The Chinese CPI is forecast to have accelerated notably, but the PPI is expected to have remained well into the negative territory. The former could be due to increasing domestic demand after the economy’s reopening from the COVID-related restrictions, but putting the latter into the equation, it may be hard to identify whether Chinese exports to Australia will fuel Australian inflation. China’s overall trade balance data are coming out on Thursday.

Currently investors are almost fully convinced that the RBA will not deliver any other rate increases. On the contrary, they are nearly fully pricing in a quarter-point rate reduction by the end of this year, and a weak jobs report could justify that view, thereby hurting the already-wounded aussie even more, especially against its New Zealand counterpart, which benefited this week from the RBNZ’s decision to hike by 50bps and signal that more hikes are on the cards.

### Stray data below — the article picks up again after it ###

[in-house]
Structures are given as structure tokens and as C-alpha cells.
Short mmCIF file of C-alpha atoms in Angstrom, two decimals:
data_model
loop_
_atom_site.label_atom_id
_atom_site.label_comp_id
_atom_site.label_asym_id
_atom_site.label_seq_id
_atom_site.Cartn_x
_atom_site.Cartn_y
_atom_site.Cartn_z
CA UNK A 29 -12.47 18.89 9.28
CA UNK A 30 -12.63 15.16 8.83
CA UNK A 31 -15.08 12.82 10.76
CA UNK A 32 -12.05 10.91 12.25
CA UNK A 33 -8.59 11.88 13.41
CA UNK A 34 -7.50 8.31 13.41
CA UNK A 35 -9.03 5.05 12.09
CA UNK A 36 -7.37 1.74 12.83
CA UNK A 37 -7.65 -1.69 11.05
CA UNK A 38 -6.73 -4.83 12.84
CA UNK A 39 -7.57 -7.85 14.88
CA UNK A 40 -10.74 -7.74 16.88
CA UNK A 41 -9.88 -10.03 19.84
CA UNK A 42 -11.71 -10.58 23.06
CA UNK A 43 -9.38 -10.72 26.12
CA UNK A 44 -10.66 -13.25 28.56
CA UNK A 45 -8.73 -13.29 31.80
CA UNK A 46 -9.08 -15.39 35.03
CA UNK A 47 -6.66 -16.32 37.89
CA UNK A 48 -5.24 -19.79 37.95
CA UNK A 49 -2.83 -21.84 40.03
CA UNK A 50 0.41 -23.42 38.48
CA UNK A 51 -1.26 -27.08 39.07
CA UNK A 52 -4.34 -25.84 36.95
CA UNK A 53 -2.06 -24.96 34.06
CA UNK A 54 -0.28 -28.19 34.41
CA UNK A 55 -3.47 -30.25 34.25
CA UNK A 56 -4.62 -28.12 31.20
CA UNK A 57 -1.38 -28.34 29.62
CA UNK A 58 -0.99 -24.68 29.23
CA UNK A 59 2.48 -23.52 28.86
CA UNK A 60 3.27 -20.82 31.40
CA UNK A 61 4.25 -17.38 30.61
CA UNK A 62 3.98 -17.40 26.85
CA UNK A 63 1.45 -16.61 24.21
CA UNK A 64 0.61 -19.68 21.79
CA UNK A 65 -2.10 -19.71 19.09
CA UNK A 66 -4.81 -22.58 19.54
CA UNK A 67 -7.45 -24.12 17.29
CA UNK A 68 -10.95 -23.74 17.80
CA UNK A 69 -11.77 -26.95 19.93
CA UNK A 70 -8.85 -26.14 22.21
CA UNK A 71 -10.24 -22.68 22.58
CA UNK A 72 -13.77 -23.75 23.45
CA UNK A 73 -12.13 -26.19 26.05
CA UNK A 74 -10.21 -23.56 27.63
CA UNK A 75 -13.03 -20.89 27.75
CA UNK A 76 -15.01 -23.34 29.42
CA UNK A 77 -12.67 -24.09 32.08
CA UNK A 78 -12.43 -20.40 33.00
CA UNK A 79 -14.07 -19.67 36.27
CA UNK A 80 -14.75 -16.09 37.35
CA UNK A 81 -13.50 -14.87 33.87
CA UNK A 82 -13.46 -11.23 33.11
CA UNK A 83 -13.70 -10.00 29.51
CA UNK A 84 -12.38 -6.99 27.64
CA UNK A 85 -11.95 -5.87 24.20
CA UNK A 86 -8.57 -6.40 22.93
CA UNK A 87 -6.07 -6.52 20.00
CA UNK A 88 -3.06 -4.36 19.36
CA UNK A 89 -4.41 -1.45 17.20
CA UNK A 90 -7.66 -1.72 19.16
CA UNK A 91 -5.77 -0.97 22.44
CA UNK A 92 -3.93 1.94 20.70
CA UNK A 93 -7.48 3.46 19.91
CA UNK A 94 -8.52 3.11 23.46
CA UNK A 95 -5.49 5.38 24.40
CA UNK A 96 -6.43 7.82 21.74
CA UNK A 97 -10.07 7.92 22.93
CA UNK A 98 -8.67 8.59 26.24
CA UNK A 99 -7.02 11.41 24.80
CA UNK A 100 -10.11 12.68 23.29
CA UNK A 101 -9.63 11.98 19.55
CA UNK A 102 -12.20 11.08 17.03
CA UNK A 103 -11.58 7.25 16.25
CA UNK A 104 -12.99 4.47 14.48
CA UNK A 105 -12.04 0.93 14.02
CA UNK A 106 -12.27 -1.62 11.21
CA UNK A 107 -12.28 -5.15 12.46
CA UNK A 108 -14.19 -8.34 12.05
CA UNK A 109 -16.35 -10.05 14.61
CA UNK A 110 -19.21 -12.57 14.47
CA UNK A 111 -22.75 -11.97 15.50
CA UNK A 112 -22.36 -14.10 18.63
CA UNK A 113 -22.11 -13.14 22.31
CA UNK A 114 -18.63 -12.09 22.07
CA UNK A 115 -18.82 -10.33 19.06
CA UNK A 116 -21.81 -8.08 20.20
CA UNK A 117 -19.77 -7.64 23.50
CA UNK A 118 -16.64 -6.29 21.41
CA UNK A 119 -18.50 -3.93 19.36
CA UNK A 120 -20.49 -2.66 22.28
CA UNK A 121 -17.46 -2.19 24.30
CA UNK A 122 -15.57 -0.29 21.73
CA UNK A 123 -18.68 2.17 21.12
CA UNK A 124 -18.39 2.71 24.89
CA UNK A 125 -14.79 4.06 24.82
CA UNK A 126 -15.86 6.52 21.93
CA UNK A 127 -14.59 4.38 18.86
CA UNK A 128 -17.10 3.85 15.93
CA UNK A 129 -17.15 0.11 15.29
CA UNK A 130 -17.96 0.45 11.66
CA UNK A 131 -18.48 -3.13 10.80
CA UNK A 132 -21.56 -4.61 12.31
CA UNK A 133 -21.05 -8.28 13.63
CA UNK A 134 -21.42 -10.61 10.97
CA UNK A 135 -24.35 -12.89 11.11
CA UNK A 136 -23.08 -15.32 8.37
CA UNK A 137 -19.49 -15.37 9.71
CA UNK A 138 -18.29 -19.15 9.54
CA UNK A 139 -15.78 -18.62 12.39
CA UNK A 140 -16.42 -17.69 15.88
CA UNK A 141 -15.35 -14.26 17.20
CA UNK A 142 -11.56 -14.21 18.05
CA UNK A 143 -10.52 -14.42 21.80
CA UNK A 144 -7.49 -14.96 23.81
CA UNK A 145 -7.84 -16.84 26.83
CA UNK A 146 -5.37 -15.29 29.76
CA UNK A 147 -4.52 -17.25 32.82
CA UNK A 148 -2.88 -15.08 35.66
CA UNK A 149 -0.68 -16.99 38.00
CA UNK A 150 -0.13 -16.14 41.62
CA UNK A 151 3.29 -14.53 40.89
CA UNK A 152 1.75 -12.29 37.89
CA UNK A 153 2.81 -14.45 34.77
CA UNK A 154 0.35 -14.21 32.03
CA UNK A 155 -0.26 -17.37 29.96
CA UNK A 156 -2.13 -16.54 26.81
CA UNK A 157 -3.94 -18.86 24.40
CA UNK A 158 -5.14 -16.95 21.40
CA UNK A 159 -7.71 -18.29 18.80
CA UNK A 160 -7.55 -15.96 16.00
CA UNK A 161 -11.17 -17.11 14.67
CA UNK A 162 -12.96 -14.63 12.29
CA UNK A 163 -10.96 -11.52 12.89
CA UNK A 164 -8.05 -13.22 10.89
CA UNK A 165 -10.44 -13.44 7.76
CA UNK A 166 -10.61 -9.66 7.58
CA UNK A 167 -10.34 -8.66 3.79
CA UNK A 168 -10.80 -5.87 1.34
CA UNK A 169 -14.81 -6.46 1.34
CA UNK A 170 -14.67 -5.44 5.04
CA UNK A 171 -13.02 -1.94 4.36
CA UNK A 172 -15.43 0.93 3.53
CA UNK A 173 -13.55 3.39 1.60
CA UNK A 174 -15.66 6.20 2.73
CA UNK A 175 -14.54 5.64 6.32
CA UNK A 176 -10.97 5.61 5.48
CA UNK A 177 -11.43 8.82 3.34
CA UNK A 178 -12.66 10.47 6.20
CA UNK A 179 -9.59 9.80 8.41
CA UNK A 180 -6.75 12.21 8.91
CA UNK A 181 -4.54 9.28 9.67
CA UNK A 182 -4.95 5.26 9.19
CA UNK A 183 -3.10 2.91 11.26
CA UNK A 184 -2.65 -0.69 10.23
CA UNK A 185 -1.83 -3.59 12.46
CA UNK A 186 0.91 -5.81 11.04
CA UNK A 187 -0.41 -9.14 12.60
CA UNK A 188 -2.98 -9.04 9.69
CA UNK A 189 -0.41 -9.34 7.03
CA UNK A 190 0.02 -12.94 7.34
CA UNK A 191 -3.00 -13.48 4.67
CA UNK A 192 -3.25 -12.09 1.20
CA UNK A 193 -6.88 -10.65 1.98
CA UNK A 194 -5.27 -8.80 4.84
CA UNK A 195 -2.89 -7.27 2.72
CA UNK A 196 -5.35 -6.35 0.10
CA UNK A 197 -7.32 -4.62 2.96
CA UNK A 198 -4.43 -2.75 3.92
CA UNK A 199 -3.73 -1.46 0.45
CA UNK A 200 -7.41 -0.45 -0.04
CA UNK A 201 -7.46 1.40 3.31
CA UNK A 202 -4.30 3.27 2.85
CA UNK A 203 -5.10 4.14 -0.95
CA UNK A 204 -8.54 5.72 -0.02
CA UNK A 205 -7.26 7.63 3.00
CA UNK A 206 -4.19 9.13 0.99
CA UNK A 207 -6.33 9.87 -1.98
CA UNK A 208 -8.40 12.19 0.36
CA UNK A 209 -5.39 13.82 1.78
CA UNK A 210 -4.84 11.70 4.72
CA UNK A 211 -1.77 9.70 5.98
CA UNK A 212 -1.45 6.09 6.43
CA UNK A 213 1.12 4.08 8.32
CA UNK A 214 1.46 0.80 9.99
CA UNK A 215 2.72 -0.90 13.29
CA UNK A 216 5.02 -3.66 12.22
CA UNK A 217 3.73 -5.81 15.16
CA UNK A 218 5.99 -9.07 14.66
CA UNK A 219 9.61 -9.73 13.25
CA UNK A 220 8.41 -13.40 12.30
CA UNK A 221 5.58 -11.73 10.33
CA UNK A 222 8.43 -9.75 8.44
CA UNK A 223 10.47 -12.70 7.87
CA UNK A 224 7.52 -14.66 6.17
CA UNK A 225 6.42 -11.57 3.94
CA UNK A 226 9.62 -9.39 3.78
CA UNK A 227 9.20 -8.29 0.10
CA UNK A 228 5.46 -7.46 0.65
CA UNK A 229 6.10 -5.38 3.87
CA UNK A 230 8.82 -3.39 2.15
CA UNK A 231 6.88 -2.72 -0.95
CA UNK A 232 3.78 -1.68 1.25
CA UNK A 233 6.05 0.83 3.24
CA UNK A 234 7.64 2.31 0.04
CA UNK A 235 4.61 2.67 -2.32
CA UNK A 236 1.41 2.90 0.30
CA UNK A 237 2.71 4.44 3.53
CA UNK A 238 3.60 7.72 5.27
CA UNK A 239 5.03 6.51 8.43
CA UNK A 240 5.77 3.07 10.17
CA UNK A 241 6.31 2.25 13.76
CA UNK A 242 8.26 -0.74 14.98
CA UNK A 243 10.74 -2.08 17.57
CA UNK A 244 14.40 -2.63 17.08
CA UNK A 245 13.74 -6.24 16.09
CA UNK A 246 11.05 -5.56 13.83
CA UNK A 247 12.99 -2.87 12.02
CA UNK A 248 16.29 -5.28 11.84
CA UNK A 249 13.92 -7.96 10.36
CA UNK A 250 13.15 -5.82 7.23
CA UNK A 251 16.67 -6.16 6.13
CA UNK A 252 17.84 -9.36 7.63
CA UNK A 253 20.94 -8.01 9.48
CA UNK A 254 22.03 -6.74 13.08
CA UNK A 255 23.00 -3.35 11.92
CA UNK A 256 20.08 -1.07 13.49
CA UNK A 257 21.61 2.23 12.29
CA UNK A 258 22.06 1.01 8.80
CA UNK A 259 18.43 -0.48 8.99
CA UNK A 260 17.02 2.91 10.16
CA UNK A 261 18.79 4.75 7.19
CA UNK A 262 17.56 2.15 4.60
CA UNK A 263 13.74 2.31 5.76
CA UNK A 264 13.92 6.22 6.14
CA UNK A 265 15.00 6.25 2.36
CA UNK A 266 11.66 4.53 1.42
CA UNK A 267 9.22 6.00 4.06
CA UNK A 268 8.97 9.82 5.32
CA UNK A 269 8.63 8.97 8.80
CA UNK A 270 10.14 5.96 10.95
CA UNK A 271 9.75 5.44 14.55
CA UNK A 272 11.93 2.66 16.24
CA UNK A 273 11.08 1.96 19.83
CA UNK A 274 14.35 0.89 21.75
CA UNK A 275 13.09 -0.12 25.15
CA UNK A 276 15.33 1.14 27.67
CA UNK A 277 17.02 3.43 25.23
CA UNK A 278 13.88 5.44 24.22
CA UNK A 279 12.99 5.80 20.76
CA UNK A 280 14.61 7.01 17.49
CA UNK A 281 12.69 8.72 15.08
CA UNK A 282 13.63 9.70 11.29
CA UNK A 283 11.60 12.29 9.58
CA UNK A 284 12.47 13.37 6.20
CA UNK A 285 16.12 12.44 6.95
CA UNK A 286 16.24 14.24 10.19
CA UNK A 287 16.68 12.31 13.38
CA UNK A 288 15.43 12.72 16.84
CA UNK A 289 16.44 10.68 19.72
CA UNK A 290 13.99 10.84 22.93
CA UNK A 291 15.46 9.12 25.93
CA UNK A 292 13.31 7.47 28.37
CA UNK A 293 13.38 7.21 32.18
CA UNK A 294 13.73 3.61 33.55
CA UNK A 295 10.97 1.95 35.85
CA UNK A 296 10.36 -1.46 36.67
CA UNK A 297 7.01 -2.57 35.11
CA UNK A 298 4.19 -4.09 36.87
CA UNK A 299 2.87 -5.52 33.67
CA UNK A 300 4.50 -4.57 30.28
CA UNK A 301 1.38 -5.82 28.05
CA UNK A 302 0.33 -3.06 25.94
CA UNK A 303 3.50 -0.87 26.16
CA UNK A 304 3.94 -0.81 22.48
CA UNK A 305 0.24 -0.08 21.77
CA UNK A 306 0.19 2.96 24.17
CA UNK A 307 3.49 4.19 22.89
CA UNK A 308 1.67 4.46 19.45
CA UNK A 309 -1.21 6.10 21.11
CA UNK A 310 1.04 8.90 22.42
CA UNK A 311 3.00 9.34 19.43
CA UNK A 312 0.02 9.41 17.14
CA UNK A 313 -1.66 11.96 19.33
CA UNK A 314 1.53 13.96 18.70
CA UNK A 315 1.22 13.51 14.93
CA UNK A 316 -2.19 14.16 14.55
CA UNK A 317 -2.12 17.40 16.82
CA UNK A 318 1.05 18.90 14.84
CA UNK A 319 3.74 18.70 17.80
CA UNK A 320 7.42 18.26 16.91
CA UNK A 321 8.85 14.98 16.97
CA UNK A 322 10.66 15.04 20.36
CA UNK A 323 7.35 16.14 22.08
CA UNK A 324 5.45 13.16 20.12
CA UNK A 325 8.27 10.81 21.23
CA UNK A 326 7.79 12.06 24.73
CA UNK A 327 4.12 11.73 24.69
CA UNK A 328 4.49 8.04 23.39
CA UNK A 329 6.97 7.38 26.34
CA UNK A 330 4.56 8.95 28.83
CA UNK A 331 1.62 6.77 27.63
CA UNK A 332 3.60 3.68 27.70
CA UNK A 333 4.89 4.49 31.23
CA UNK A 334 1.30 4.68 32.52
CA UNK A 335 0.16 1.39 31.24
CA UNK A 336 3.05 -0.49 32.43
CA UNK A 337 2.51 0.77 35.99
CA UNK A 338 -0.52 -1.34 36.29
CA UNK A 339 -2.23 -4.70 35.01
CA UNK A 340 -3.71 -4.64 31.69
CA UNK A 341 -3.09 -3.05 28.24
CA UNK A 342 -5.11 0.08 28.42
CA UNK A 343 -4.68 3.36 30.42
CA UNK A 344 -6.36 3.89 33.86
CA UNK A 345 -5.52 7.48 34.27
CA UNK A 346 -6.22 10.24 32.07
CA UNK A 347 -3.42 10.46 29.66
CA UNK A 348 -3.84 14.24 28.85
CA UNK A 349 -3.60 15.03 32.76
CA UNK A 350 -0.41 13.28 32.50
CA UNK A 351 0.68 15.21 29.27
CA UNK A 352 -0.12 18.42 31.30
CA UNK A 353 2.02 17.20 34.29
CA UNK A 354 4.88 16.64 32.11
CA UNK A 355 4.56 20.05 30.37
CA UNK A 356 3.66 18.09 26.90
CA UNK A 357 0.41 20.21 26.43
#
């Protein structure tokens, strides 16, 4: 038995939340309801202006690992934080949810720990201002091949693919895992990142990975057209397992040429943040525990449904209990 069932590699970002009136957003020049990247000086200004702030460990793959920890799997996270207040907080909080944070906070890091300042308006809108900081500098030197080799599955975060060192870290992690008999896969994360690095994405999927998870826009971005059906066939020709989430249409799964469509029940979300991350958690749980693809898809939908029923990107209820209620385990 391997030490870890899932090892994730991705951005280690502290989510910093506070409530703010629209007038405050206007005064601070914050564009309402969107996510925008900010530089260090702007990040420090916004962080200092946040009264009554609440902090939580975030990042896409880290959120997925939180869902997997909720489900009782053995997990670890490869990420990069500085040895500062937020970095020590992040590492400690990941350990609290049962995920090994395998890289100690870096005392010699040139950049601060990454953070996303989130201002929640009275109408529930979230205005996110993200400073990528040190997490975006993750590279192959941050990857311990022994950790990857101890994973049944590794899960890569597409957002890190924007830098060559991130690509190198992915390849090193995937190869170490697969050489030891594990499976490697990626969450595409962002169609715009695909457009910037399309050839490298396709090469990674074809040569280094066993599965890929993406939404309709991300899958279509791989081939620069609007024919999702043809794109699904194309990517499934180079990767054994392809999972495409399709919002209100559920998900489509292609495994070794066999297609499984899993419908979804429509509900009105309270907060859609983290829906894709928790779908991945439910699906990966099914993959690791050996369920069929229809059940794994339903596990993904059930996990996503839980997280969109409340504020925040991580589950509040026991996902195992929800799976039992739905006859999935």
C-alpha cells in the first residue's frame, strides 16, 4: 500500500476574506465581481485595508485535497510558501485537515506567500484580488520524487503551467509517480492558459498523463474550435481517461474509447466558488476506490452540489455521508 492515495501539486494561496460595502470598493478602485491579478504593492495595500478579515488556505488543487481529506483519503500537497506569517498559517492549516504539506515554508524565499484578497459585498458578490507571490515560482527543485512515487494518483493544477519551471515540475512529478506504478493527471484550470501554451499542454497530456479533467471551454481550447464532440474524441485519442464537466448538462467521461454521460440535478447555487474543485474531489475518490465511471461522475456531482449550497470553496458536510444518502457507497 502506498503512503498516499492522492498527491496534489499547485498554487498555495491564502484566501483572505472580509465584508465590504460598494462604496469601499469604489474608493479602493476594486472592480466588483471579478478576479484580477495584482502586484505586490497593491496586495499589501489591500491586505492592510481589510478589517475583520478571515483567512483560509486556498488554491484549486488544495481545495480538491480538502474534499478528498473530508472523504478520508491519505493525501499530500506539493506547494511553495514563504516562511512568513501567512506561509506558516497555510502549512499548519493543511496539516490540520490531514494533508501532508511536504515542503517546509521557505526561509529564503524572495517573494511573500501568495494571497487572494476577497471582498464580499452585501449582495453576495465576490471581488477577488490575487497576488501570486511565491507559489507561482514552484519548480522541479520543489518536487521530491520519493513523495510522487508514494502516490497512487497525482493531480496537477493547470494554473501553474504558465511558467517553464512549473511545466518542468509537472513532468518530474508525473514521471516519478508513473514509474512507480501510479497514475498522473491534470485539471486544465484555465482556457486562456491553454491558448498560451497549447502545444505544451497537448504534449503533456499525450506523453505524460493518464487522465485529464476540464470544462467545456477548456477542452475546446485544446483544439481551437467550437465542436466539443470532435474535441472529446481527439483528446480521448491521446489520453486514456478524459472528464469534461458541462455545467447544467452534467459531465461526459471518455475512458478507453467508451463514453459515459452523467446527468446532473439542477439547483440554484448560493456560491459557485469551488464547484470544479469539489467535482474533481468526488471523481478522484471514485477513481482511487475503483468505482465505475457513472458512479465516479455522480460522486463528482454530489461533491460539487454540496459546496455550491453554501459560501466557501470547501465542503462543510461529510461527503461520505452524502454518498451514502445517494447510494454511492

Other releases on tap
From the Eurozone, retail sales and industrial production for February are coming on Tuesday and Thursday, while on Thursday, traders will also get the industrial and manufacturing production figures, the monthly GDP, and the trade balance, all for February. With the BoE expected to deliver more than 25bps worth of additional rate increments before it takes the sidelines, pound traders may seek reaffirmation in these releases.